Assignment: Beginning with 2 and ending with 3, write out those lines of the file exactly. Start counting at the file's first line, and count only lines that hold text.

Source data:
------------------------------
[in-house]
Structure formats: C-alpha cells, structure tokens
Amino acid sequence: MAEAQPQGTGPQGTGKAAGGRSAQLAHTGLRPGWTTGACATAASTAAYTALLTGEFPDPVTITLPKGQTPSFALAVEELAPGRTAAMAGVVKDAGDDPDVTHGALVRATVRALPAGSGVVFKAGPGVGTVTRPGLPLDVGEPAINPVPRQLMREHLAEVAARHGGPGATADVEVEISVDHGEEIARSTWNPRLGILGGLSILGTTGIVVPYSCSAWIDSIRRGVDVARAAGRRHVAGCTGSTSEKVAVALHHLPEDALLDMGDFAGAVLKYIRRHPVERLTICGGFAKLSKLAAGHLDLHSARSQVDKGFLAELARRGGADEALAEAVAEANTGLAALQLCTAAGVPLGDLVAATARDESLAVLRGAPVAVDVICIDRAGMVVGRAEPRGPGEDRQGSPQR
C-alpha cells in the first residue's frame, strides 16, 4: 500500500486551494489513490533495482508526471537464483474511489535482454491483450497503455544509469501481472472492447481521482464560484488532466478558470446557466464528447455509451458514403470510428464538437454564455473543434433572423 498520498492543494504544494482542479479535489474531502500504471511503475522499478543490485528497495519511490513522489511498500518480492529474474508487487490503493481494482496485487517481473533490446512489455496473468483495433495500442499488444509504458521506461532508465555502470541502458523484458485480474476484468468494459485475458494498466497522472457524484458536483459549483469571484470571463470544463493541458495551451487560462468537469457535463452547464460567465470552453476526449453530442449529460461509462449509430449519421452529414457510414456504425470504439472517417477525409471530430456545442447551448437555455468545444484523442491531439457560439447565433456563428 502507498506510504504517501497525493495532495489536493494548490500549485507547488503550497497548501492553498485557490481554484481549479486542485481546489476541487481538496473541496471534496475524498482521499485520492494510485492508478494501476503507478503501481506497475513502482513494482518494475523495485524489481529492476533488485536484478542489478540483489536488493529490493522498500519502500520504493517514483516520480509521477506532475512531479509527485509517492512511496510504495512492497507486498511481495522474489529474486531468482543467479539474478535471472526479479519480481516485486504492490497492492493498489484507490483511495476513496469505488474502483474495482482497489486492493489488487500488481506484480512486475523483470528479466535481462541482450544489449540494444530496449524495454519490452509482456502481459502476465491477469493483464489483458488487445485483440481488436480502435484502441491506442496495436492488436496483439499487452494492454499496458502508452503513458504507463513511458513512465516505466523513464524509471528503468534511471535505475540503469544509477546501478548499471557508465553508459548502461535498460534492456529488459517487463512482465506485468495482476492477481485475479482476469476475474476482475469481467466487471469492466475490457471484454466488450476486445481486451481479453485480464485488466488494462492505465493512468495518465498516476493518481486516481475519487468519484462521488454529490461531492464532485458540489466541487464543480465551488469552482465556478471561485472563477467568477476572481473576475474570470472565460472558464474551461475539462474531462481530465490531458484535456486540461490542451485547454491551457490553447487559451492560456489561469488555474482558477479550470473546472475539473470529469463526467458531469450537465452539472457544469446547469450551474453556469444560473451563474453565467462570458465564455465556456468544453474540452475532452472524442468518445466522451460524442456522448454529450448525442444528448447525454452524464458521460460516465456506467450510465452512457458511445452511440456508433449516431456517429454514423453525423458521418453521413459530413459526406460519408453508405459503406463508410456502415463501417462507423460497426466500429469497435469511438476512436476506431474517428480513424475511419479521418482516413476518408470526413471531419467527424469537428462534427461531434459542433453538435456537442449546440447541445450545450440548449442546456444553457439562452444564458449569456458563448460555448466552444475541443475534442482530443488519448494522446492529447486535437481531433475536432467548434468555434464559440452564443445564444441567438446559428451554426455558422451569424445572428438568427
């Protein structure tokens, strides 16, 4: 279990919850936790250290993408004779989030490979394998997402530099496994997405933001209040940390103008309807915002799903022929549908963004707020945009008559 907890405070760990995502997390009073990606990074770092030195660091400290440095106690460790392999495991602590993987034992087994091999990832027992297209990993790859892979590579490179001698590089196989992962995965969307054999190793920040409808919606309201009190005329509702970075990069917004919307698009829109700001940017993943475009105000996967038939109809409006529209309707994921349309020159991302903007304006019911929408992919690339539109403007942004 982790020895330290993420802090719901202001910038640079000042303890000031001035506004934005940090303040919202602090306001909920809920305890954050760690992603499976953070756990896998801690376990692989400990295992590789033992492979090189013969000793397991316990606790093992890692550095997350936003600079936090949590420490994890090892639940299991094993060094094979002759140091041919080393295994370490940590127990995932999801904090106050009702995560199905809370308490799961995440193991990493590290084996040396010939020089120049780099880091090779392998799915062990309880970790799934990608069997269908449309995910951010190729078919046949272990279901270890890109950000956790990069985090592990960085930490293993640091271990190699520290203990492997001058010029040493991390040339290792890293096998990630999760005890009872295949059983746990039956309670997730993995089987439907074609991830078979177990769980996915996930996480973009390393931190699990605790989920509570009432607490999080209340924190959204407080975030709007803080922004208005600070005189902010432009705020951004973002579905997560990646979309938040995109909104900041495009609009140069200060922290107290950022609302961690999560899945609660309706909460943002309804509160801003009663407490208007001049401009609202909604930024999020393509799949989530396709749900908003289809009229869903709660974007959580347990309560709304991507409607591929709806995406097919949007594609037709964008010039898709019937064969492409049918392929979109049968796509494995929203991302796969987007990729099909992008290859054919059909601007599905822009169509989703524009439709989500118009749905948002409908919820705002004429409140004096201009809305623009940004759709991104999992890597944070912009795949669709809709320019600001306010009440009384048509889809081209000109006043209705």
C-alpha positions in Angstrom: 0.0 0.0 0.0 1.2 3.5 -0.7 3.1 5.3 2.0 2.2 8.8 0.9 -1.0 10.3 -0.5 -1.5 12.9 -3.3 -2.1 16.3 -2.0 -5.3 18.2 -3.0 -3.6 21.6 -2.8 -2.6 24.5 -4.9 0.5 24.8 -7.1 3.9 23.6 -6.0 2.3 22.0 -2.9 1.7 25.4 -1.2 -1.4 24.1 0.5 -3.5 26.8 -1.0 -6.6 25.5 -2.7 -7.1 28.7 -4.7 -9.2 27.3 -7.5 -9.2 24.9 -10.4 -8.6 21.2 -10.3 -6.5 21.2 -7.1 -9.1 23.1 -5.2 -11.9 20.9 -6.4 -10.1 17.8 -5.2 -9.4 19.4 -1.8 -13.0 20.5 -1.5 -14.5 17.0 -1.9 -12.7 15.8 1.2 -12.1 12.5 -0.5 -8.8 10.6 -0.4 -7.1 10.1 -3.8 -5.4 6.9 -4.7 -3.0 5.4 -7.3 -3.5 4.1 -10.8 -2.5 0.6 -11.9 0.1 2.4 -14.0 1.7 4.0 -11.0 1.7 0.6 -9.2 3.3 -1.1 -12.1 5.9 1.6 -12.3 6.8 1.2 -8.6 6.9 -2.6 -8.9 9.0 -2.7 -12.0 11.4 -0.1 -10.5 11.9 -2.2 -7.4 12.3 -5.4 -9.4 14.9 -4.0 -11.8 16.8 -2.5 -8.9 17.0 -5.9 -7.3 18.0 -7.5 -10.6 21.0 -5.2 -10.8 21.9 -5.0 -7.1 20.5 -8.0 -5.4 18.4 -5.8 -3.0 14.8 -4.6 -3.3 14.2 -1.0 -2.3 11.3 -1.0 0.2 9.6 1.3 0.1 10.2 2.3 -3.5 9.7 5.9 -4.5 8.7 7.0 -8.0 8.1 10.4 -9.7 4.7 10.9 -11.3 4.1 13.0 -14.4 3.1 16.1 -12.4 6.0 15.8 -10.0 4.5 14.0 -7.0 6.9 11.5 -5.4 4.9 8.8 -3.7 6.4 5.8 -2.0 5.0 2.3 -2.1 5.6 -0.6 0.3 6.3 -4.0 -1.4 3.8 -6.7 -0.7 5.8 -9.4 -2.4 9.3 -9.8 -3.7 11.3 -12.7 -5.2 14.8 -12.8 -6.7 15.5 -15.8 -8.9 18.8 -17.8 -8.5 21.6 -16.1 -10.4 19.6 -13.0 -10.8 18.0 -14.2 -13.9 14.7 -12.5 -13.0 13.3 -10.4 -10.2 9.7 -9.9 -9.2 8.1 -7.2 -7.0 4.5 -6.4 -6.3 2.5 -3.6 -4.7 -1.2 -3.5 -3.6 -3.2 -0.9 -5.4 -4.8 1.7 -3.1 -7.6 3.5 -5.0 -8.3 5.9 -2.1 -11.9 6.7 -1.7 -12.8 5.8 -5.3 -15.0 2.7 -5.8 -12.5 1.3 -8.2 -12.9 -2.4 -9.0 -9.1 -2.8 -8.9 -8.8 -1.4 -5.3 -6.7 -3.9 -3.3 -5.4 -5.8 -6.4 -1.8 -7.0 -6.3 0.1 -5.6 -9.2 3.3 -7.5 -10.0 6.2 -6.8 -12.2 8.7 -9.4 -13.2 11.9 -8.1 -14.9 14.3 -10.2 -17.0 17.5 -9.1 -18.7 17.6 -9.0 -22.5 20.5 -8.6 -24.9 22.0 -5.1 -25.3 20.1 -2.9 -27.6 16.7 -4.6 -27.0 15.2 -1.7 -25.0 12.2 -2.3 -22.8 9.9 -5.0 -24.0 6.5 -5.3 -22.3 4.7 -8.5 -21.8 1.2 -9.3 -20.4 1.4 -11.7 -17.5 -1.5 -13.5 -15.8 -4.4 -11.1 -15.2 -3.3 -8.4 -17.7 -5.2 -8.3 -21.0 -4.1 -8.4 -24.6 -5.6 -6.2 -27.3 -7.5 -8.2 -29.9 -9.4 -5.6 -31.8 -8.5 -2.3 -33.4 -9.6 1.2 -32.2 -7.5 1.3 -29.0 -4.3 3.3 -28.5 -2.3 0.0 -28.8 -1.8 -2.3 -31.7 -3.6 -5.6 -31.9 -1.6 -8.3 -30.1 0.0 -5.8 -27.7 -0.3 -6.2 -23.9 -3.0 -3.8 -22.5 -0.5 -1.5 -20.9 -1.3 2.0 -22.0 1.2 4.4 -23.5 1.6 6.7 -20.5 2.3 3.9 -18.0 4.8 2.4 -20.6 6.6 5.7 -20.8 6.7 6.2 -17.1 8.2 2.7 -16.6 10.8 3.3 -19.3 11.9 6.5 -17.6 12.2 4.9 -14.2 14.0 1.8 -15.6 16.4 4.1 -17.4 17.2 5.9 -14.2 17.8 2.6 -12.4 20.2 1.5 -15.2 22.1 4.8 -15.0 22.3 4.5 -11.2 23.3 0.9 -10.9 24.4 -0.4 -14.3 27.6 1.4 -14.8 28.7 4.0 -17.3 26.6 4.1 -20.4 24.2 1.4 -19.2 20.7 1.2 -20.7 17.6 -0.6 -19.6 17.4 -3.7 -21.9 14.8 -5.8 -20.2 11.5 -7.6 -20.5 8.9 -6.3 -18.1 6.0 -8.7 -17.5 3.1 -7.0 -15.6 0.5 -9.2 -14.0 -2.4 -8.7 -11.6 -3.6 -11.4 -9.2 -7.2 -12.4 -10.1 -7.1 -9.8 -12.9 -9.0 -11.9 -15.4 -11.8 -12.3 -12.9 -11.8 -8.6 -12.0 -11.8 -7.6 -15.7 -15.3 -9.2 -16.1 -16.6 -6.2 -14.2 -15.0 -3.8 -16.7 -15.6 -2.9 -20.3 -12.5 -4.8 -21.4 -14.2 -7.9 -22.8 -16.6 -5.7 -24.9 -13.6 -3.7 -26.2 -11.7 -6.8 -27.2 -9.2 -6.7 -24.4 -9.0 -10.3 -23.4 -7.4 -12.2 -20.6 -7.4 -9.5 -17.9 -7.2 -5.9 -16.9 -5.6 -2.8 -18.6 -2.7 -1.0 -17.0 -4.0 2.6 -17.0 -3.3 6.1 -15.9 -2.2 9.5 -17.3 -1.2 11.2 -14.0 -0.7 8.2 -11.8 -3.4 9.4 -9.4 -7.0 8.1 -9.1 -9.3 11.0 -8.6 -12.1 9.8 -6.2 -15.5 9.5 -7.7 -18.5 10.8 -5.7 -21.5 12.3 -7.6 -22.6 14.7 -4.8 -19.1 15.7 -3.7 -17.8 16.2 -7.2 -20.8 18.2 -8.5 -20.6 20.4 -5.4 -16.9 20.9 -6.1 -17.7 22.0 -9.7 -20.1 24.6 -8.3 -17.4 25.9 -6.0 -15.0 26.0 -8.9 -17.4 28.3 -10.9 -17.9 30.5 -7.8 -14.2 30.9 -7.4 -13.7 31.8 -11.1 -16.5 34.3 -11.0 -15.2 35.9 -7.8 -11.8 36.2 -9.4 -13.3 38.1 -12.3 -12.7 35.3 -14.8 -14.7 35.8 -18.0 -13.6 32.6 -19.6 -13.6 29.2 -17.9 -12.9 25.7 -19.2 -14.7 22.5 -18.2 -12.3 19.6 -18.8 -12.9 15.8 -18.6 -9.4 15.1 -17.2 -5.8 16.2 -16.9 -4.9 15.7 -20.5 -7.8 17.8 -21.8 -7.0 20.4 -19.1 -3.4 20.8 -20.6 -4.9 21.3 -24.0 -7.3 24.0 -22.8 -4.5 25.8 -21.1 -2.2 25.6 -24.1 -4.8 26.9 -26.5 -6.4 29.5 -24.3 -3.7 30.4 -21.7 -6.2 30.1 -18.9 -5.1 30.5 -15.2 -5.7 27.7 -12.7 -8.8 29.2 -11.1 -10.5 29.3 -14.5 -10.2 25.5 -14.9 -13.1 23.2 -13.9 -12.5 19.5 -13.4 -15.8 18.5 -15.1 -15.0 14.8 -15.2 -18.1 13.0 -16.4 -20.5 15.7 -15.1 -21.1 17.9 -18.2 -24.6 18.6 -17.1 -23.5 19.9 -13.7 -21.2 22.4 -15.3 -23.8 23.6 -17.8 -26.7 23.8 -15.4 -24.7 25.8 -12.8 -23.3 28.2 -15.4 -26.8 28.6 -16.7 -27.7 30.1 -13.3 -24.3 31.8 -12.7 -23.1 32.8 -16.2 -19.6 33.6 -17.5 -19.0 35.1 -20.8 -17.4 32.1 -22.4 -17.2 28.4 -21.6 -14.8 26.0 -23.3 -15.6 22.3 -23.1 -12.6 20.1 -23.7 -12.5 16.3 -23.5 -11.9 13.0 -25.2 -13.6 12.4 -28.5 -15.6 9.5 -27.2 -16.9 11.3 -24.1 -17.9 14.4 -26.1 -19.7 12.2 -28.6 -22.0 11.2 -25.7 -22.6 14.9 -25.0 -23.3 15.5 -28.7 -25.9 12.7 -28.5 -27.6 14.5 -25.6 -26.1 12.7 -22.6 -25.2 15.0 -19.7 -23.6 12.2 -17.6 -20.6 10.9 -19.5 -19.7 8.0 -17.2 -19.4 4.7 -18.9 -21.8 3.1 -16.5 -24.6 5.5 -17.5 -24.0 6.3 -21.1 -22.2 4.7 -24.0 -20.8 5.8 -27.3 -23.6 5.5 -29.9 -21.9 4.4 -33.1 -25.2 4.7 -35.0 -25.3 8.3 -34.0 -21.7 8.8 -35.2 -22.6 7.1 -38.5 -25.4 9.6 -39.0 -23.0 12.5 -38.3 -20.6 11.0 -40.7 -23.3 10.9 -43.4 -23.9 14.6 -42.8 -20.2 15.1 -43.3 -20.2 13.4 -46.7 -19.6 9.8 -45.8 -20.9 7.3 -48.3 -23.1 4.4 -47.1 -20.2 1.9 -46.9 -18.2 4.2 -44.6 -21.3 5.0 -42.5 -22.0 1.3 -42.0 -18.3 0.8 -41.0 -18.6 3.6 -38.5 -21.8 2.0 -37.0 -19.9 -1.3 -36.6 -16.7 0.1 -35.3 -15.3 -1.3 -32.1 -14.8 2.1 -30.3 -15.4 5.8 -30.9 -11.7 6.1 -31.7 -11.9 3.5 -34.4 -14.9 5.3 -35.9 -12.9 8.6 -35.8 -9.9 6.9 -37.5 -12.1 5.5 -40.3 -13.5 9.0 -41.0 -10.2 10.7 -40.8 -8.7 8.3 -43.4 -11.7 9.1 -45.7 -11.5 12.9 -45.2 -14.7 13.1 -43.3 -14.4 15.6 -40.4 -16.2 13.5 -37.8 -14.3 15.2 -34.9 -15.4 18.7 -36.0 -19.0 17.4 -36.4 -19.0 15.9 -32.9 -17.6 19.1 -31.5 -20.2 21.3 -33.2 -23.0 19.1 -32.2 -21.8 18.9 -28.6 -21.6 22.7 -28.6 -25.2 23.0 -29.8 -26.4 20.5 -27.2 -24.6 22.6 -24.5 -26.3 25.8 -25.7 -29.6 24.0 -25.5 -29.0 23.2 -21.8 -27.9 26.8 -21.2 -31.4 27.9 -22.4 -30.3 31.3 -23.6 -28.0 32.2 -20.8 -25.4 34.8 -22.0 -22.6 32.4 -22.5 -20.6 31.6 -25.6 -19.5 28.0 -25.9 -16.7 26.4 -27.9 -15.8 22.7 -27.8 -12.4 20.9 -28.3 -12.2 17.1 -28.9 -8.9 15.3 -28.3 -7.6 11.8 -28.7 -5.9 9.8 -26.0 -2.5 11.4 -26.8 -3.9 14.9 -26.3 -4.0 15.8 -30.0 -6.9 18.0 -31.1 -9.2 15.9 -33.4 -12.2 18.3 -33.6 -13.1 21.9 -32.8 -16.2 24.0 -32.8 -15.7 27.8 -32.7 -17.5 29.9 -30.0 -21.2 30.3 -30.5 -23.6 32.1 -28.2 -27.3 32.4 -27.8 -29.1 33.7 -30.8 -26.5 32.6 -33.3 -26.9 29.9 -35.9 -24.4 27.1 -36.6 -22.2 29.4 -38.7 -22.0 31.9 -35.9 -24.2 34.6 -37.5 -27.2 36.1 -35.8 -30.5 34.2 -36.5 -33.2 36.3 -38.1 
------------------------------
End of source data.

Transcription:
Structure formats: C-alpha cells, structure tokens
Amino acid sequence: MAEAQPQGTGPQGTGKAAGGRSAQLAHTGLRPGWTTGACATAASTAAYTALLTGEFPDPVTITLPKGQTPSFALAVEELAPGRTAAMAGVVKDAGDDPDVTHGALVRATVRALPAGSGVVFKAGPGVGTVTRPGLPLDVGEPAINPVPRQLMREHLAEVAARHGGPGATADVEVEISVDHGEEIARSTWNPRLGILGGLSILGTTGIVVPYSCSAWIDSIRRGVDVARAAGRRHVAGCTGSTSEKVAVALHHLPEDALLDMGDFAGAVLKYIRRHPVERLTICGGFAKLSKLAAGHLDLHSARSQVDKGFLAELARRGGADEALAEAVAEANTGLAALQLCTAAGVPLGDLVAATARDESLAVLRGAPVAVDVICIDRAGMVVGRAEPRGPGEDRQGSPQR